[v2,08/18] arm64: KVM: add support to save/restore SPE profiling buffer controls

Message ID 20191220143025.33853-9-andrew.murray@arm.com
State New
Headers show
Series
  • [v2,01/18] dt-bindings: ARM SPE: highlight the need for PPI partitions on heterogeneous systems
Related show

Commit Message

Andrew Murray Dec. 20, 2019, 2:30 p.m.
From: Sudeep Holla <sudeep.holla@arm.com>


Currently since we don't support profiling using SPE in the guests,
we just save the PMSCR_EL1, flush the profiling buffers and disable
sampling. However in order to support simultaneous sampling both in
the host and guests, we need to save and reatore the complete SPE
profiling buffer controls' context.

Let's add the support for the same and keep it disabled for now.
We can enable it conditionally only if guests are allowed to use
SPE.

Signed-off-by: Sudeep Holla <sudeep.holla@arm.com>

[ Clear PMBSR bit when saving state to prevent spurious interrupts ]
Signed-off-by: Andrew Murray <andrew.murray@arm.com>

---
 arch/arm64/kvm/hyp/debug-sr.c | 51 +++++++++++++++++++++++++++++------
 1 file changed, 43 insertions(+), 8 deletions(-)

-- 
2.21.0

Comments

Marc Zyngier Dec. 21, 2019, 1:57 p.m. | #1
On Fri, 20 Dec 2019 14:30:15 +0000
Andrew Murray <andrew.murray@arm.com> wrote:

> From: Sudeep Holla <sudeep.holla@arm.com>

> 

> Currently since we don't support profiling using SPE in the guests,

> we just save the PMSCR_EL1, flush the profiling buffers and disable

> sampling. However in order to support simultaneous sampling both in


Is the sampling actually simultaneous? I don't believe so (the whole
series would be much simpler if it was).

> the host and guests, we need to save and reatore the complete SPE


s/reatore/restore/

> profiling buffer controls' context.

> 

> Let's add the support for the same and keep it disabled for now.

> We can enable it conditionally only if guests are allowed to use

> SPE.

> 

> Signed-off-by: Sudeep Holla <sudeep.holla@arm.com>

> [ Clear PMBSR bit when saving state to prevent spurious interrupts ]

> Signed-off-by: Andrew Murray <andrew.murray@arm.com>

> ---

>  arch/arm64/kvm/hyp/debug-sr.c | 51 +++++++++++++++++++++++++++++------

>  1 file changed, 43 insertions(+), 8 deletions(-)

> 

> diff --git a/arch/arm64/kvm/hyp/debug-sr.c b/arch/arm64/kvm/hyp/debug-sr.c

> index 8a70a493345e..12429b212a3a 100644

> --- a/arch/arm64/kvm/hyp/debug-sr.c

> +++ b/arch/arm64/kvm/hyp/debug-sr.c

> @@ -85,7 +85,8 @@

>  	default:	write_debug(ptr[0], reg, 0);			\

>  	}

>  

> -static void __hyp_text __debug_save_spe_nvhe(struct kvm_cpu_context *ctxt)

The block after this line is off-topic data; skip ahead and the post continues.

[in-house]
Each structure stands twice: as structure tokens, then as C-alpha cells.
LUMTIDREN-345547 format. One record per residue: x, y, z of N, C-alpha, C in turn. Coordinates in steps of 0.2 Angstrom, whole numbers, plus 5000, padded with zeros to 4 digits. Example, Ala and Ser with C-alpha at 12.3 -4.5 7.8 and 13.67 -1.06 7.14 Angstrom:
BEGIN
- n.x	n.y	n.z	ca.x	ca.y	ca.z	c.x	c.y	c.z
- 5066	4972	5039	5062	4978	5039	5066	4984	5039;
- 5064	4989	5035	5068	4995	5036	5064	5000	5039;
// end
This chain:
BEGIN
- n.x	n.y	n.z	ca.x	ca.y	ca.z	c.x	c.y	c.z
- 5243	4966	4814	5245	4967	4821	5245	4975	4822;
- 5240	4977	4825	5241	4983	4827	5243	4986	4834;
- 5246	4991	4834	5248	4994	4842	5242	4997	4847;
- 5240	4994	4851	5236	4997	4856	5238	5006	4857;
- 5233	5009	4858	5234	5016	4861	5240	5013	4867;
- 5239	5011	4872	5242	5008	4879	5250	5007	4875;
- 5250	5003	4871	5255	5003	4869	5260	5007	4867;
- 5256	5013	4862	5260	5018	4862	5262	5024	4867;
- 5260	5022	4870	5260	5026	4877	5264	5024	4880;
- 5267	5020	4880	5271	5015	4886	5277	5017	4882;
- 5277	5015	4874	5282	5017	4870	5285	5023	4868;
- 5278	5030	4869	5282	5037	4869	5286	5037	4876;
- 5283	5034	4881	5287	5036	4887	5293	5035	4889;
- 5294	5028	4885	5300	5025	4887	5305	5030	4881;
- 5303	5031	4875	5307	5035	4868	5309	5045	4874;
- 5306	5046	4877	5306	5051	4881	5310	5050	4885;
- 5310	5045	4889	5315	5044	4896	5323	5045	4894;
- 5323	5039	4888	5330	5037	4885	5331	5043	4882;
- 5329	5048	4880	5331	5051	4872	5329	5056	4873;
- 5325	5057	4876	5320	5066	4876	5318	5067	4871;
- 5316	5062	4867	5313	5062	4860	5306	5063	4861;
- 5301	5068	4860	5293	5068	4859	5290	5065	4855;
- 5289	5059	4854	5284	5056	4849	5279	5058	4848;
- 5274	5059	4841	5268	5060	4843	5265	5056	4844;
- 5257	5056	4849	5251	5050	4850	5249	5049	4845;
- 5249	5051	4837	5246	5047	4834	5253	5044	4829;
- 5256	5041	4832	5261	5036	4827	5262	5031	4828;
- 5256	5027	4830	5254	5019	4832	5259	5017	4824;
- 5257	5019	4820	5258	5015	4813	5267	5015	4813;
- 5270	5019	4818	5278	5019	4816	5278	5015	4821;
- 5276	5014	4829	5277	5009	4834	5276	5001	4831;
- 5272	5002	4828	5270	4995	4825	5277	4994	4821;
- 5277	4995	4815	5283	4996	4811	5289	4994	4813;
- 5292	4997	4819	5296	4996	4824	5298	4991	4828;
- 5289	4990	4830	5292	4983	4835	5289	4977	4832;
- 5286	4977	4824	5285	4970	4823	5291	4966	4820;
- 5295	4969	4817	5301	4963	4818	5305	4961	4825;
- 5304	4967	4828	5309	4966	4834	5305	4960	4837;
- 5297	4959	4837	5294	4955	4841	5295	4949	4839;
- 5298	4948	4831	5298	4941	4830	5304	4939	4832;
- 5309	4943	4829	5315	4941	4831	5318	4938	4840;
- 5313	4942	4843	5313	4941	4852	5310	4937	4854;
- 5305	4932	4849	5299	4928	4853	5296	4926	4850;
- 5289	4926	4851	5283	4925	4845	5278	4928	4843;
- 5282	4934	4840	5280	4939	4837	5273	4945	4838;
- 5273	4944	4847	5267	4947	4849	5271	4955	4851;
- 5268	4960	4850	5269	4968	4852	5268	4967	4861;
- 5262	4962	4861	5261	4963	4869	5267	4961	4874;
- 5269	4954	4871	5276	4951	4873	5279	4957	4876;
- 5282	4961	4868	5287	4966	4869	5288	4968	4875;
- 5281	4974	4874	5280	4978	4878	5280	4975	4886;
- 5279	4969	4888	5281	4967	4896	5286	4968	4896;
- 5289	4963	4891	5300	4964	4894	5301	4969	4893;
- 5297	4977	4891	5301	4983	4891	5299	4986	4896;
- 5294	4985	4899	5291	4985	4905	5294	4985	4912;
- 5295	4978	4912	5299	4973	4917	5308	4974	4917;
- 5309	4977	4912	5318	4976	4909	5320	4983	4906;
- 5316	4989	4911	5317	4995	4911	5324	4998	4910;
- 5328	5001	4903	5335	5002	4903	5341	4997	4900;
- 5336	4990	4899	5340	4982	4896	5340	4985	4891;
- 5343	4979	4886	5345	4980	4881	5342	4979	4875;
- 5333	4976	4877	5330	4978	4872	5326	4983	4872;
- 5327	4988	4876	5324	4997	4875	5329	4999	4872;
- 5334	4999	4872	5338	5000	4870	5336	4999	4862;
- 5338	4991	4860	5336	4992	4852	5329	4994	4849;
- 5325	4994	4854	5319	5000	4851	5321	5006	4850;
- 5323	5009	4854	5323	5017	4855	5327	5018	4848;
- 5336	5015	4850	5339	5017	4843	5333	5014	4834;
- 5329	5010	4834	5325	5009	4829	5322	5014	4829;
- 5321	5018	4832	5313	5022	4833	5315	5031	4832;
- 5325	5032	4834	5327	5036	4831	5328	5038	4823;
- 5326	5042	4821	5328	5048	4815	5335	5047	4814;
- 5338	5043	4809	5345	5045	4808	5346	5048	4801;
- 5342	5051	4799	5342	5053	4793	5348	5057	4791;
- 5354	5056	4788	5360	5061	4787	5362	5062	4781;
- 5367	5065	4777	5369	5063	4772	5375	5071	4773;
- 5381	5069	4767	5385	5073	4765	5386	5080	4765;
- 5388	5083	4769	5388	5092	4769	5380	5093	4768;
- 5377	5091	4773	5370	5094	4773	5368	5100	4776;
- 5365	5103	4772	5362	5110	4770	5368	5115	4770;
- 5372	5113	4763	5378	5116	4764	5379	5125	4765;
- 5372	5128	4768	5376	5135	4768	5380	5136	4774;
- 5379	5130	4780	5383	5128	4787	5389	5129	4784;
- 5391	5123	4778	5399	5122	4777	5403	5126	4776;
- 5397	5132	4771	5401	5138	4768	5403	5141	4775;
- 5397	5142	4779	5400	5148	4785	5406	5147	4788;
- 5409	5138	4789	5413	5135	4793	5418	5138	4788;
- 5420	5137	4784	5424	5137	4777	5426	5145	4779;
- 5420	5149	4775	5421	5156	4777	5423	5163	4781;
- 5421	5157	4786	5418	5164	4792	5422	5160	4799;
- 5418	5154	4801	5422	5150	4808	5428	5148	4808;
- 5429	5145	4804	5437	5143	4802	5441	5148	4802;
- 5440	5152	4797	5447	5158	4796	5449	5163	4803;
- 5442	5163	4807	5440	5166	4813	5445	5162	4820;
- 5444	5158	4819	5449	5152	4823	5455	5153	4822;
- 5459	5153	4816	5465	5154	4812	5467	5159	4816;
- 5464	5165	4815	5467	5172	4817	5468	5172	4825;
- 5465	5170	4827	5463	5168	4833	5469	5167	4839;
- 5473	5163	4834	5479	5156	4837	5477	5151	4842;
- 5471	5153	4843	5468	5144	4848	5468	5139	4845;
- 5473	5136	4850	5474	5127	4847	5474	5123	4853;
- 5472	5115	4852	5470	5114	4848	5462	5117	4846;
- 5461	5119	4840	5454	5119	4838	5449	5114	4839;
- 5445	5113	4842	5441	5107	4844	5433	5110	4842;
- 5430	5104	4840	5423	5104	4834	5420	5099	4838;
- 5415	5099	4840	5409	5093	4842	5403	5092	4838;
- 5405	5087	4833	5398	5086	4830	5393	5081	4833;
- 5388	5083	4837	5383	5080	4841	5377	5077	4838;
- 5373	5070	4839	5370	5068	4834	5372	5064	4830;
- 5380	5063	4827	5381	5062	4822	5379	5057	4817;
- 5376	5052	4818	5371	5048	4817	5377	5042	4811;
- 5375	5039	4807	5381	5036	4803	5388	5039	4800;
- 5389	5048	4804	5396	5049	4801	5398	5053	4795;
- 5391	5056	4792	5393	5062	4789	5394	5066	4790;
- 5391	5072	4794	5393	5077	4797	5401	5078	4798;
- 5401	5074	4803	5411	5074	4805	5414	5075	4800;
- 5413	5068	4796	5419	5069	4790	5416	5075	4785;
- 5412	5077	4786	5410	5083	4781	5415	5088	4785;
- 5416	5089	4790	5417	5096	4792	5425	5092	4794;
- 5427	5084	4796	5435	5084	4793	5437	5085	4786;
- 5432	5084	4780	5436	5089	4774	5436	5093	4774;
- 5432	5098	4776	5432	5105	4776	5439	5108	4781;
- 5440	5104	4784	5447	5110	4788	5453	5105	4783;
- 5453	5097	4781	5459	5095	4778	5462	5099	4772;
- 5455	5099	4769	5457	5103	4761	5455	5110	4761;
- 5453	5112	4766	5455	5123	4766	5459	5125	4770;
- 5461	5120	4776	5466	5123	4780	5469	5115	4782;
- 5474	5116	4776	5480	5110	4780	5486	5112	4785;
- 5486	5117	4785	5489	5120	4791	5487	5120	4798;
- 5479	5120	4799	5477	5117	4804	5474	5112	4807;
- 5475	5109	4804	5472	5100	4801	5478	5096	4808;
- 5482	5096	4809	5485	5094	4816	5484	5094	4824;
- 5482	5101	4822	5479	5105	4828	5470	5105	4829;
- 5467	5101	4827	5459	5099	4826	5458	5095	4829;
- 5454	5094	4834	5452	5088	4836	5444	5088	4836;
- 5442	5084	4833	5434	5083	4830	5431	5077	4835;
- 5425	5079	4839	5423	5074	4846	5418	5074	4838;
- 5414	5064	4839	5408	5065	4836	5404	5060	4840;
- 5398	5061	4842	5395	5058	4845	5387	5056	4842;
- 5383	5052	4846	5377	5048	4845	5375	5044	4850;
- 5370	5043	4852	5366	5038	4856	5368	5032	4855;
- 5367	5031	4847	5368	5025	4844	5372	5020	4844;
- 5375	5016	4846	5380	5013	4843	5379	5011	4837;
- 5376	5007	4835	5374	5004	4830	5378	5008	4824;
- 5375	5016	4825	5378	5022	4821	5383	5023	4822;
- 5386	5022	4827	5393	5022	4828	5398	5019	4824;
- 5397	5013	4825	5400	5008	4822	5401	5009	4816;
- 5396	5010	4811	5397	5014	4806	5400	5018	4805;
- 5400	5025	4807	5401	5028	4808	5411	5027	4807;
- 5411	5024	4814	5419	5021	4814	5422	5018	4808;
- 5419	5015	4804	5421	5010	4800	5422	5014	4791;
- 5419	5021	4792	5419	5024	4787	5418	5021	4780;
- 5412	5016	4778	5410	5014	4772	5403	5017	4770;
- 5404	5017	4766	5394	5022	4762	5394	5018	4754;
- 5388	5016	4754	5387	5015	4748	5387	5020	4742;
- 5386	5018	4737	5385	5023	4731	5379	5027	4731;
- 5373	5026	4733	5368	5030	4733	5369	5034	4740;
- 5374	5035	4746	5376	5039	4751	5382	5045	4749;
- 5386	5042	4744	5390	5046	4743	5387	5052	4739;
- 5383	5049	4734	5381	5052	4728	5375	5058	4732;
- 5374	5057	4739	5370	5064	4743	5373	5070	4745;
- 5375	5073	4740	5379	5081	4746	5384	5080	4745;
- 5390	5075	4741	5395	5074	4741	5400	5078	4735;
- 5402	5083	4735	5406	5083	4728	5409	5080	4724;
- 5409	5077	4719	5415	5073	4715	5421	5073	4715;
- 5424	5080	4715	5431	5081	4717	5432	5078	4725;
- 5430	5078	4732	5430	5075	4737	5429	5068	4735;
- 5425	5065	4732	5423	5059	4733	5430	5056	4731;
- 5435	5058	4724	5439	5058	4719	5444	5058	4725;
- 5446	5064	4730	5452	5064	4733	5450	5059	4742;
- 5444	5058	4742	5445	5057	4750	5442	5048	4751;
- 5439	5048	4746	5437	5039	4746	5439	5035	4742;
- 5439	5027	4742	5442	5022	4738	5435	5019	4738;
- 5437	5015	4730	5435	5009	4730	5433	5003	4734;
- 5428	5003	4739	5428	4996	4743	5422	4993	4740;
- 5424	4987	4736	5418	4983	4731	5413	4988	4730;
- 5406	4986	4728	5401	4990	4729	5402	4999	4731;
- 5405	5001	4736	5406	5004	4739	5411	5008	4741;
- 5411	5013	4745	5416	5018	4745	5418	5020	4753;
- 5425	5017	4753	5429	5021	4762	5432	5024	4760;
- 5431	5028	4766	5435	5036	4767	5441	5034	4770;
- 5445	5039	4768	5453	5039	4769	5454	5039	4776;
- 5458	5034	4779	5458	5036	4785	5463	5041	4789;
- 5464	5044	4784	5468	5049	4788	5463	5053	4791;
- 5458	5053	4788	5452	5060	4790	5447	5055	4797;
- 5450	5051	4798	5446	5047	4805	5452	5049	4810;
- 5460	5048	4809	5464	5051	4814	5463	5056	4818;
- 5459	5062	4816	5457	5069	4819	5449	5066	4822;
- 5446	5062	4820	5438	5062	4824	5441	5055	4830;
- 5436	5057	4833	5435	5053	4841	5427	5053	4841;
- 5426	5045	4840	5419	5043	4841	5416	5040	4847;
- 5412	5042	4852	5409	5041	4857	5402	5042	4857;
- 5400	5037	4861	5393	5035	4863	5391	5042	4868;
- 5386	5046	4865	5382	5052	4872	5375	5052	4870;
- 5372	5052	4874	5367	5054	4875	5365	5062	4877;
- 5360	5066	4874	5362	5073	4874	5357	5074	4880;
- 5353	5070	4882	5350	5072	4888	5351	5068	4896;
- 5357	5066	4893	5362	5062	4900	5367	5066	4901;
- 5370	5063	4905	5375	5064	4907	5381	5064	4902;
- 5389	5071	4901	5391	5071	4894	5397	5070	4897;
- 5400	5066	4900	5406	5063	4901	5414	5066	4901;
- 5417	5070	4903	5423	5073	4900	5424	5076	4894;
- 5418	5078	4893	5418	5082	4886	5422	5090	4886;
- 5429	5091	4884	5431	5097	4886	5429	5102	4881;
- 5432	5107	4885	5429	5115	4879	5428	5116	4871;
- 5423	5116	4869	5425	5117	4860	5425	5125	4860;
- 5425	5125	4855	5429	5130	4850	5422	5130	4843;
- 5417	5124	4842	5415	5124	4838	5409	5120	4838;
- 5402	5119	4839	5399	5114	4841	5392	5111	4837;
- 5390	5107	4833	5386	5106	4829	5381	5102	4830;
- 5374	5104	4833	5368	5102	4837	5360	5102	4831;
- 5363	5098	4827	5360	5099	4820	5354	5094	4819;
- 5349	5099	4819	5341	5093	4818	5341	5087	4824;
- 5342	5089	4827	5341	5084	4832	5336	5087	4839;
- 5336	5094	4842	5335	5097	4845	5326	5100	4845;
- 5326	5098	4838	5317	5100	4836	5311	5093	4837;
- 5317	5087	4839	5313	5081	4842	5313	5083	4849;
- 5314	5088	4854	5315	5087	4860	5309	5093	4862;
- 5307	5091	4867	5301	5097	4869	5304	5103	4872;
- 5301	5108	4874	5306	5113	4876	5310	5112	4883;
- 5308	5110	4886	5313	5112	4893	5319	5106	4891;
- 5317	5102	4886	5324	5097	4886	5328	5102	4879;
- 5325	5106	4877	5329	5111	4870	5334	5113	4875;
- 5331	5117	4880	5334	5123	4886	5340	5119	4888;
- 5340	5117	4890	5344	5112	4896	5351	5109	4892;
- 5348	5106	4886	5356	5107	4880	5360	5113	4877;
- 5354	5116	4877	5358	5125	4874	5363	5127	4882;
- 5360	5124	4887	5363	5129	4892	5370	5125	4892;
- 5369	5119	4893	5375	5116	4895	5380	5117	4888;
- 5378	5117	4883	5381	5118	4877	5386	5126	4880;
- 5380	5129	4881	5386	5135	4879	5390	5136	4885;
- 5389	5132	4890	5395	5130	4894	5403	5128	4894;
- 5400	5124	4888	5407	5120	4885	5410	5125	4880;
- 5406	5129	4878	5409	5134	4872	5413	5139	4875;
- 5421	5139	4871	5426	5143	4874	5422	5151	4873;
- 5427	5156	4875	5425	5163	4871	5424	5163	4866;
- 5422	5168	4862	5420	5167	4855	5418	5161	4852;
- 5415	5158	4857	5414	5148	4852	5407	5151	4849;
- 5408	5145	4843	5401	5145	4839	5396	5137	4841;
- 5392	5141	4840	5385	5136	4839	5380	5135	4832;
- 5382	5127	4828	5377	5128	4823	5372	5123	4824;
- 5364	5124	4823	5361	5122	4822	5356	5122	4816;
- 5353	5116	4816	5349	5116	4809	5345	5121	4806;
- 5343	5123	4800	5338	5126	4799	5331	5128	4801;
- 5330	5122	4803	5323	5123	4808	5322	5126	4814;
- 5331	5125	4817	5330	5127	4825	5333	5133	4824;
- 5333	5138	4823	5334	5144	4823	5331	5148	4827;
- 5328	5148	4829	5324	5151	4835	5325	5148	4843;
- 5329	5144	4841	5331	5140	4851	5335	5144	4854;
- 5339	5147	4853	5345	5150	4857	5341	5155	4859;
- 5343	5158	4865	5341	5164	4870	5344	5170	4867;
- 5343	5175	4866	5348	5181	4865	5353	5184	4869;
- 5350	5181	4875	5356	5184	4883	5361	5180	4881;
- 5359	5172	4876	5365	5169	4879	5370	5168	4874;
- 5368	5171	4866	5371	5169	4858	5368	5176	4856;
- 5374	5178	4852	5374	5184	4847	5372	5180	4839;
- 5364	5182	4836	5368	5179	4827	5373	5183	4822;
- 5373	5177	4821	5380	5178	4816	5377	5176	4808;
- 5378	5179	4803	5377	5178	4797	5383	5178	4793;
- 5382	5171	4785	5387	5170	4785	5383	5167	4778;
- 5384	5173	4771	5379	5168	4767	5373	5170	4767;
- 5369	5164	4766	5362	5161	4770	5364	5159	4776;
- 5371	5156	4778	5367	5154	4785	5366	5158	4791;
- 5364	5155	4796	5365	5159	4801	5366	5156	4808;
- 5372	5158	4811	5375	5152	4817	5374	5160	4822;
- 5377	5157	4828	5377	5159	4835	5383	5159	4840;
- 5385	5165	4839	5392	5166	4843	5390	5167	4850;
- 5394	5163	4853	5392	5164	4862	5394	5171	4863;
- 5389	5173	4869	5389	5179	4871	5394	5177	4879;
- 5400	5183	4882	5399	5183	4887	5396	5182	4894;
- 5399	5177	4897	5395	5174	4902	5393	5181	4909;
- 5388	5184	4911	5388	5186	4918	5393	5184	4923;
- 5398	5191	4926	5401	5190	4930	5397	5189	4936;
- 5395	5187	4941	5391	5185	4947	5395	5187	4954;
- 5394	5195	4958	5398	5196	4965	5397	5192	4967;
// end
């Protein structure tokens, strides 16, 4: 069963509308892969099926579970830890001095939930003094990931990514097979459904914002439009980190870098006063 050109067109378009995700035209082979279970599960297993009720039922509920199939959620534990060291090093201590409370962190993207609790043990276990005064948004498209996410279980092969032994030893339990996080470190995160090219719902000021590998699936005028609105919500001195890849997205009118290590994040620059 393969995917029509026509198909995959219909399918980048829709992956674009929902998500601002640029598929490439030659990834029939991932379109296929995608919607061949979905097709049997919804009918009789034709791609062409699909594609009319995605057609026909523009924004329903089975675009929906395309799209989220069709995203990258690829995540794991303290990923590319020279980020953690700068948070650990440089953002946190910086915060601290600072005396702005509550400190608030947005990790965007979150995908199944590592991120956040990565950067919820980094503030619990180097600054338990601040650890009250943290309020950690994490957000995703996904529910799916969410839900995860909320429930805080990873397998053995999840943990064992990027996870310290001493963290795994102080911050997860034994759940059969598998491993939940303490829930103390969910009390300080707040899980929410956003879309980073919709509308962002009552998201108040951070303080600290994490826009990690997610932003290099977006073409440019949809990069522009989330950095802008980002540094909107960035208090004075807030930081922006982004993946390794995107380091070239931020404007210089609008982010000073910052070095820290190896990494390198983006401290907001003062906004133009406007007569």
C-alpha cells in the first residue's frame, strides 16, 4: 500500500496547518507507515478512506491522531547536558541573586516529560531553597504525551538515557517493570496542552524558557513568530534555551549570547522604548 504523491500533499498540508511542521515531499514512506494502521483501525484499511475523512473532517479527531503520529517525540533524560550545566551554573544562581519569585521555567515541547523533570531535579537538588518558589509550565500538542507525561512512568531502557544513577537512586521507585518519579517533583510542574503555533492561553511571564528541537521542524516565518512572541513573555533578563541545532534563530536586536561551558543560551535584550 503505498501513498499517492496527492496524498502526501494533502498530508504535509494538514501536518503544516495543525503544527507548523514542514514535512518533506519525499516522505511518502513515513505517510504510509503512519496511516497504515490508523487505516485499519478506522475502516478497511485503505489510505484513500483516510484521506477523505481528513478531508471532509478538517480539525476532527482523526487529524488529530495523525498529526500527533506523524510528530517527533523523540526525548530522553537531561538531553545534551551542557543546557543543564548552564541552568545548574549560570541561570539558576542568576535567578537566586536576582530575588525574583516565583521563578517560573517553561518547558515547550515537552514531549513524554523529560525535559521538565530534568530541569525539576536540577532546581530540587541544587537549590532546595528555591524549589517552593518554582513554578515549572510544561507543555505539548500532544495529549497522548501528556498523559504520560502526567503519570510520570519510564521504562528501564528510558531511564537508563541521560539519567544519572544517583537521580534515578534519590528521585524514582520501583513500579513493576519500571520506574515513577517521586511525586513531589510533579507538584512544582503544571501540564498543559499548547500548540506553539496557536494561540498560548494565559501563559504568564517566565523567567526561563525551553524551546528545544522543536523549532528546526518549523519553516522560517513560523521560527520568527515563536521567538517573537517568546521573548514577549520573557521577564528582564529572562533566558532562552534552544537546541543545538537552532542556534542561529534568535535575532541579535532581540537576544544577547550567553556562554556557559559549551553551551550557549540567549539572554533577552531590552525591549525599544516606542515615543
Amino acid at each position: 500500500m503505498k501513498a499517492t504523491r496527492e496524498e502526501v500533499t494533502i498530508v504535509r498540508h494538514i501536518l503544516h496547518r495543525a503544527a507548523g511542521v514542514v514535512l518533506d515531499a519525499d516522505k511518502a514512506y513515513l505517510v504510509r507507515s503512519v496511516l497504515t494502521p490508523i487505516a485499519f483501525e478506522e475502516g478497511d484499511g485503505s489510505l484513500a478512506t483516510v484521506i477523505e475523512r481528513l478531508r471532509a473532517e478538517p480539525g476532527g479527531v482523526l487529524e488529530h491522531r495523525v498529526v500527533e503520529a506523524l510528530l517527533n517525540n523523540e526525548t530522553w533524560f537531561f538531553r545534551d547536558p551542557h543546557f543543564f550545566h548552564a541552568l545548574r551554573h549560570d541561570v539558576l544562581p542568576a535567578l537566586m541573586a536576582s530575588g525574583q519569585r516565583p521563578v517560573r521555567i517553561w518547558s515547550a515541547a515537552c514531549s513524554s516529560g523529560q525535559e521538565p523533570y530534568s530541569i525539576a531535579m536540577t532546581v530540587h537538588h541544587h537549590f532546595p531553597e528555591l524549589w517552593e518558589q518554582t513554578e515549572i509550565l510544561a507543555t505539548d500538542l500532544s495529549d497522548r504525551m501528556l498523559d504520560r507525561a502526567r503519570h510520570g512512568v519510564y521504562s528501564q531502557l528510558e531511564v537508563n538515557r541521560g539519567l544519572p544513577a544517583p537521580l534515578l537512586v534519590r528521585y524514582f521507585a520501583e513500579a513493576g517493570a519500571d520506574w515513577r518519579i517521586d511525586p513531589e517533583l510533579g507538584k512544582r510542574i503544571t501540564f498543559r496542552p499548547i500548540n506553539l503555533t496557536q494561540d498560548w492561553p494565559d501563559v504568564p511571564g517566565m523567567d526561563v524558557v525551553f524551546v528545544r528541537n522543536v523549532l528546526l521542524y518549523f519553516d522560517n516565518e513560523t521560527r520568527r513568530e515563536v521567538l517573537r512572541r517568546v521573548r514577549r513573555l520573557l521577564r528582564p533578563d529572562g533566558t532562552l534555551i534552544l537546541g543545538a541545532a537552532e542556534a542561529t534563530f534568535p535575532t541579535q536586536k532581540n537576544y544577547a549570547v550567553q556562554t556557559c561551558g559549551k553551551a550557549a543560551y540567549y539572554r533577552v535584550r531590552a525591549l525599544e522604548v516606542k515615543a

> +static void __hyp_text

> +__debug_save_spe_nvhe(struct kvm_cpu_context *ctxt, bool full_ctxt)


nit: don't split lines like this if you can avoid it. You can put the
full_ctxt parameter on a separate line instead.

>  {

>  	u64 reg;

>  

> @@ -102,22 +103,46 @@ static void __hyp_text __debug_save_spe_nvhe(struct kvm_cpu_context *ctxt)

>  	if (reg & BIT(SYS_PMBIDR_EL1_P_SHIFT))

>  		return;

>  

> -	/* No; is the host actually using the thing? */

> -	reg = read_sysreg_s(SYS_PMBLIMITR_EL1);

> -	if (!(reg & BIT(SYS_PMBLIMITR_EL1_E_SHIFT)))

> +	/* Save the control register and disable data generation */

> +	ctxt->sys_regs[PMSCR_EL1] = read_sysreg_el1(SYS_PMSCR);

> +

> +	if (!ctxt->sys_regs[PMSCR_EL1])


Shouldn't you check the enable bits instead of relying on the whole
thing being zero?

>  		return;

>  

>  	/* Yes; save the control register and disable data generation */

> -	ctxt->sys_regs[PMSCR_EL1] = read_sysreg_el1(SYS_PMSCR);


You've already saved the control register...

>  	write_sysreg_el1(0, SYS_PMSCR);

>  	isb();

>  

>  	/* Now drain all buffered data to memory */

>  	psb_csync();

>  	dsb(nsh);

> +

> +	if (!full_ctxt)

> +		return;

> +

> +	ctxt->sys_regs[PMBLIMITR_EL1] = read_sysreg_s(SYS_PMBLIMITR_EL1);

> +	write_sysreg_s(0, SYS_PMBLIMITR_EL1);

> +

> +	/*

> +	 * As PMBSR is conditionally restored when returning to the host we

> +	 * must ensure the service bit is unset here to prevent a spurious

> +	 * host SPE interrupt from being raised.

> +	 */

> +	ctxt->sys_regs[PMBSR_EL1] = read_sysreg_s(SYS_PMBSR_EL1);

> +	write_sysreg_s(0, SYS_PMBSR_EL1);

> +

> +	isb();

> +

> +	ctxt->sys_regs[PMSICR_EL1] = read_sysreg_s(SYS_PMSICR_EL1);

> +	ctxt->sys_regs[PMSIRR_EL1] = read_sysreg_s(SYS_PMSIRR_EL1);

> +	ctxt->sys_regs[PMSFCR_EL1] = read_sysreg_s(SYS_PMSFCR_EL1);

> +	ctxt->sys_regs[PMSEVFR_EL1] = read_sysreg_s(SYS_PMSEVFR_EL1);

> +	ctxt->sys_regs[PMSLATFR_EL1] = read_sysreg_s(SYS_PMSLATFR_EL1);

> +	ctxt->sys_regs[PMBPTR_EL1] = read_sysreg_s(SYS_PMBPTR_EL1);

>  }

>  

> -static void __hyp_text __debug_restore_spe_nvhe(struct kvm_cpu_context *ctxt)

> +static void __hyp_text

> +__debug_restore_spe_nvhe(struct kvm_cpu_context *ctxt, bool full_ctxt)

>  {

>  	if (!ctxt->sys_regs[PMSCR_EL1])

>  		return;

> @@ -126,6 +151,16 @@ static void __hyp_text __debug_restore_spe_nvhe(struct kvm_cpu_context *ctxt)